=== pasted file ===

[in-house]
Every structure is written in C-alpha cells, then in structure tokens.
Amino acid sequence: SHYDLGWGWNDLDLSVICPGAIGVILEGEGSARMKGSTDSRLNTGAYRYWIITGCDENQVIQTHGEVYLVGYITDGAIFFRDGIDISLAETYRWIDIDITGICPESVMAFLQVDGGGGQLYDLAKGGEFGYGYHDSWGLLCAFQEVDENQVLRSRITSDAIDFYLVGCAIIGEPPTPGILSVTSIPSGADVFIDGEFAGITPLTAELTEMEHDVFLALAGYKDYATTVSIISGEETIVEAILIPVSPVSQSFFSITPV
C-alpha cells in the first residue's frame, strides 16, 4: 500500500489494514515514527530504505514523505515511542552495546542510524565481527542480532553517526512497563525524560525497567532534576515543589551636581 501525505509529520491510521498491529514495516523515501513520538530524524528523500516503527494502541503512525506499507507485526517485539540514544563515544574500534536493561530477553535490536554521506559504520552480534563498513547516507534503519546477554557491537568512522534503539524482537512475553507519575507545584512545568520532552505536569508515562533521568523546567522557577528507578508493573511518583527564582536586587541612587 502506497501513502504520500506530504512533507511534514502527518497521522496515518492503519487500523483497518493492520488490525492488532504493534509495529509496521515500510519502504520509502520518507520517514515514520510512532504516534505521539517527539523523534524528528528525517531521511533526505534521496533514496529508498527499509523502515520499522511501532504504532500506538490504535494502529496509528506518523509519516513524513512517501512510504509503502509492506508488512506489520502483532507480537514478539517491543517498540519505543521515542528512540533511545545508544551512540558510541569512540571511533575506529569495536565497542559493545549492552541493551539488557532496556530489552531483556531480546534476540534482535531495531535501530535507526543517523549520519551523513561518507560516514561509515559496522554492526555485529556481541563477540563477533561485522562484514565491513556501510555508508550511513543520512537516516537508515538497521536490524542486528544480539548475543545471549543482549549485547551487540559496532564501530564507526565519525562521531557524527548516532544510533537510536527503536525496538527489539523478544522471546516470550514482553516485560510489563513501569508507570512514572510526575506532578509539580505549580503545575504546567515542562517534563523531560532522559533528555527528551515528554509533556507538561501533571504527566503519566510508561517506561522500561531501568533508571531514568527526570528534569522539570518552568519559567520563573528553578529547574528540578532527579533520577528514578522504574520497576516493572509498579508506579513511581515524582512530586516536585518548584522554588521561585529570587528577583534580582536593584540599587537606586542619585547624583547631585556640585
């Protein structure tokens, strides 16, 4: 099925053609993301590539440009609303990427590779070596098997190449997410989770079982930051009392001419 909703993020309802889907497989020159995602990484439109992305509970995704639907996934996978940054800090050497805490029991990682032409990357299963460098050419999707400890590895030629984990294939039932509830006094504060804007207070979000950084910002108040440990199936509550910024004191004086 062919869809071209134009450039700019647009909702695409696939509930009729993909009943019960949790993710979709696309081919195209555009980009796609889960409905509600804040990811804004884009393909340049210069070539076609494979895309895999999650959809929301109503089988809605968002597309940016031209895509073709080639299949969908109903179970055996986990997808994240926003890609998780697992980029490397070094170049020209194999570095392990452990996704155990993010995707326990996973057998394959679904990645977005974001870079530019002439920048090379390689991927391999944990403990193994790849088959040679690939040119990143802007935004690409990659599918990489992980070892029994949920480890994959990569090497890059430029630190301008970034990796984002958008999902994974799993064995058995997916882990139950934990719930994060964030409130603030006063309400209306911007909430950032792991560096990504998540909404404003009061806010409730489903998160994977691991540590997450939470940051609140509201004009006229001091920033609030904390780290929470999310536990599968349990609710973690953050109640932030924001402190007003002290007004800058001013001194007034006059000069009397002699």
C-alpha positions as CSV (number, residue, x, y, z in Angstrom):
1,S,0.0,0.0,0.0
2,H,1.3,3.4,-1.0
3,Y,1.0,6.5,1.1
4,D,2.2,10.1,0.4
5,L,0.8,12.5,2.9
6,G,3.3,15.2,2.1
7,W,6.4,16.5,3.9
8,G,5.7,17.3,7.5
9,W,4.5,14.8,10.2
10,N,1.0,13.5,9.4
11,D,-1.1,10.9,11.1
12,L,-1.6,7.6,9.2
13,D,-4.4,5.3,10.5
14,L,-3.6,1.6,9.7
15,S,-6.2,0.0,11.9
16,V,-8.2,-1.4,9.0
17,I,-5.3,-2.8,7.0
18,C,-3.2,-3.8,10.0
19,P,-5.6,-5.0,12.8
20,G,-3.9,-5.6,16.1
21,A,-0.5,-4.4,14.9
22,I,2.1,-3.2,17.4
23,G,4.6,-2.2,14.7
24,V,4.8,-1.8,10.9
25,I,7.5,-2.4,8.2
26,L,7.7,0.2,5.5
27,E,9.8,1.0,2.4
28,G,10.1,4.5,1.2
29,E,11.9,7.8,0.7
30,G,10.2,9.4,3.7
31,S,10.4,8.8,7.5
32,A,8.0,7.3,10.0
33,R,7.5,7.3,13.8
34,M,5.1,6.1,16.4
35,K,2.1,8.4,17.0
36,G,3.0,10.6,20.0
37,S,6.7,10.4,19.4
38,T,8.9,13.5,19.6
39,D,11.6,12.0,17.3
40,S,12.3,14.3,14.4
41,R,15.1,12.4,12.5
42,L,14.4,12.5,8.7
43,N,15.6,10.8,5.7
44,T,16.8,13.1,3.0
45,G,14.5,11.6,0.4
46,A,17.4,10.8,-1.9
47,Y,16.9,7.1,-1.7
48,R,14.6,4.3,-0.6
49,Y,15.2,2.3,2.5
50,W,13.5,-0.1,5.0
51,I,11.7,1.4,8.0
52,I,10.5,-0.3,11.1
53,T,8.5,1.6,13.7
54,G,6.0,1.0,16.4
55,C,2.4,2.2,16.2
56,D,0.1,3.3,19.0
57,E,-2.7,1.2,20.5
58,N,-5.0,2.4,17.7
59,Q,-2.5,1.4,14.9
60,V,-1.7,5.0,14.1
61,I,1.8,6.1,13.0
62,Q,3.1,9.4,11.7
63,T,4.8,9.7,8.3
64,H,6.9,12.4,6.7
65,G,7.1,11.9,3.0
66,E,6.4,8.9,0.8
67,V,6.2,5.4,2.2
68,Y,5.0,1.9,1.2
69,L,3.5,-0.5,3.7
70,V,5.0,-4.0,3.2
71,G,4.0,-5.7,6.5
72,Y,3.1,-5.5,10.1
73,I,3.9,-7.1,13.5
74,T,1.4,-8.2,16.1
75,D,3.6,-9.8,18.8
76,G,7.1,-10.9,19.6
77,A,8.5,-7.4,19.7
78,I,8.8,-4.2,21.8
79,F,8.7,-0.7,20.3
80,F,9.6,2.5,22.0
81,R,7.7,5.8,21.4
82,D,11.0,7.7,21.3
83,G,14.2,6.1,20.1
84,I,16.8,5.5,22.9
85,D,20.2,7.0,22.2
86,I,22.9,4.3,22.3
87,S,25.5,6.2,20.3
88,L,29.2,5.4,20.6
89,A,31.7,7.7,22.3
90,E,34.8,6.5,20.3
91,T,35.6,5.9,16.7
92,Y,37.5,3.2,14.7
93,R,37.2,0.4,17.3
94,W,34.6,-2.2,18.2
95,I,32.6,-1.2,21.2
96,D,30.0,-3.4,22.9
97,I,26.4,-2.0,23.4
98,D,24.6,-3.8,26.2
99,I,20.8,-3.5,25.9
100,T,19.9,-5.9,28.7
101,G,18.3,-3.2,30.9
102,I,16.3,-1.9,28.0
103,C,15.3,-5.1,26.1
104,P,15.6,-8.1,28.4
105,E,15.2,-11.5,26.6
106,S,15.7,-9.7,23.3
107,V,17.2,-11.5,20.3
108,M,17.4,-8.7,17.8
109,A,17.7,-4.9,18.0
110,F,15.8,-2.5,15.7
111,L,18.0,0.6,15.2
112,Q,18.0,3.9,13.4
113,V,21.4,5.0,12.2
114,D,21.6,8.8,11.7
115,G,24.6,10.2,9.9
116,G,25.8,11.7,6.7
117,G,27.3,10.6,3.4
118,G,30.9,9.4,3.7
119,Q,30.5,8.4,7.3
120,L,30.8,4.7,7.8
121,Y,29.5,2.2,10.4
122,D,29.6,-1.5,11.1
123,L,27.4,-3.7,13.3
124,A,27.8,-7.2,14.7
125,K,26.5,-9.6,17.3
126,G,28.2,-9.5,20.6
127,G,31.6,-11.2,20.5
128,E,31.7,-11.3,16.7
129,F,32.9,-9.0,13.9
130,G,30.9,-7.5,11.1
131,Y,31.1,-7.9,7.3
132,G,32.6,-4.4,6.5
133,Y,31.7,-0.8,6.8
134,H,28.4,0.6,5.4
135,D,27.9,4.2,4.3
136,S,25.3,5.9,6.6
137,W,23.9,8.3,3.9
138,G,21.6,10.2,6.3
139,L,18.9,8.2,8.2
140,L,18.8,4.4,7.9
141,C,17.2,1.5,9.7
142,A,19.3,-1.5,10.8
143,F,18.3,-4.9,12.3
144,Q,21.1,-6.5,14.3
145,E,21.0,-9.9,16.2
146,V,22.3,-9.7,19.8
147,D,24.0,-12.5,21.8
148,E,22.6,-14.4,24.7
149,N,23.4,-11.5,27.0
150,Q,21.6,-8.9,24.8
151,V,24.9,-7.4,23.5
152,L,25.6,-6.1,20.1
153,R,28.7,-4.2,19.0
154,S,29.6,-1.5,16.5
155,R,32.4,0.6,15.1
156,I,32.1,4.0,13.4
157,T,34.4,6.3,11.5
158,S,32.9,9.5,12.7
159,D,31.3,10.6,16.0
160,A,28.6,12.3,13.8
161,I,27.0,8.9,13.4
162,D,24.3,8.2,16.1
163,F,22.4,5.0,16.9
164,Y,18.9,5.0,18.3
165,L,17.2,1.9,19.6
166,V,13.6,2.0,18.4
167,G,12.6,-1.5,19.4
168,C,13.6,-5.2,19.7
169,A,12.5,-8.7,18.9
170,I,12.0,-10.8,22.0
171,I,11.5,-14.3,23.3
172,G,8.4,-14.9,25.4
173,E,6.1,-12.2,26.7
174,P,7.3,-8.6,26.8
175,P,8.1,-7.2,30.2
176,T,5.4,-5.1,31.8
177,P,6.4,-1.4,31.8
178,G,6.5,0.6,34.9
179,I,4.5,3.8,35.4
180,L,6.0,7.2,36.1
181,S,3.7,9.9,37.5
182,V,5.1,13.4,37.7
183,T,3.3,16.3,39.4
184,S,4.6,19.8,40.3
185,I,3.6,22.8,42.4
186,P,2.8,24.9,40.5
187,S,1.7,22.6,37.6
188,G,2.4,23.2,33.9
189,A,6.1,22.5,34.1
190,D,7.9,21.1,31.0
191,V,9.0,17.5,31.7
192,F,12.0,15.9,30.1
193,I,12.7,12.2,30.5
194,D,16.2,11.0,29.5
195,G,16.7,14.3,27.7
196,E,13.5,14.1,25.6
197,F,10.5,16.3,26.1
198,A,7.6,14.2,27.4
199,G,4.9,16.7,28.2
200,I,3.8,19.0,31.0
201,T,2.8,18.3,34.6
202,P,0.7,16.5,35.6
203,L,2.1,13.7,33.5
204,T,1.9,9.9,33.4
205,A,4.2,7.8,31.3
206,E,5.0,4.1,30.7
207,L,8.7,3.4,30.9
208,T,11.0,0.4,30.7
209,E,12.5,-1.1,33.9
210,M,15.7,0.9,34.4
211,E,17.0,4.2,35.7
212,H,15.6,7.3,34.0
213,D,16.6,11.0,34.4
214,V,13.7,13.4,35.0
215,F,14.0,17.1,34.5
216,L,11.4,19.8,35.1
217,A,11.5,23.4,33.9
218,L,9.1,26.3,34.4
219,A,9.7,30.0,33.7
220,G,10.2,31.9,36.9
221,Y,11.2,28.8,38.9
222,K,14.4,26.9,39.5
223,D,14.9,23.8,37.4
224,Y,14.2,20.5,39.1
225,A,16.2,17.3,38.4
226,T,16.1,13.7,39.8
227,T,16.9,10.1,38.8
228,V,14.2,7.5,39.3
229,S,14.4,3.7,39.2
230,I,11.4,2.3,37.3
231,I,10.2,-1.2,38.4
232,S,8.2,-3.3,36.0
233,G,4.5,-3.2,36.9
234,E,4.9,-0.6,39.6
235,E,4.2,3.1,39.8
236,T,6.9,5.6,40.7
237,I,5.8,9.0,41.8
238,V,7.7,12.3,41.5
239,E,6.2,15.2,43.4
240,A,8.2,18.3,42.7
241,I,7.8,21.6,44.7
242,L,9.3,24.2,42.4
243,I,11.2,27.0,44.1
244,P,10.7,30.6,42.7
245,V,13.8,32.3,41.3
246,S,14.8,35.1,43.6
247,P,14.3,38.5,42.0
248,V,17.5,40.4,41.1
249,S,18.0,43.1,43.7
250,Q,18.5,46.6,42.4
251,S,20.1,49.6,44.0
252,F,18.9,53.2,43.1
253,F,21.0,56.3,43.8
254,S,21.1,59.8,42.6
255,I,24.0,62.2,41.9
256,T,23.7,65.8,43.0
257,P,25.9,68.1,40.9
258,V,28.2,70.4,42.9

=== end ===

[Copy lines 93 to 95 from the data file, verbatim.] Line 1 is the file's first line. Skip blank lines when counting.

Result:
87,S,25.5,6.2,20.3
88,L,29.2,5.4,20.6
89,A,31.7,7.7,22.3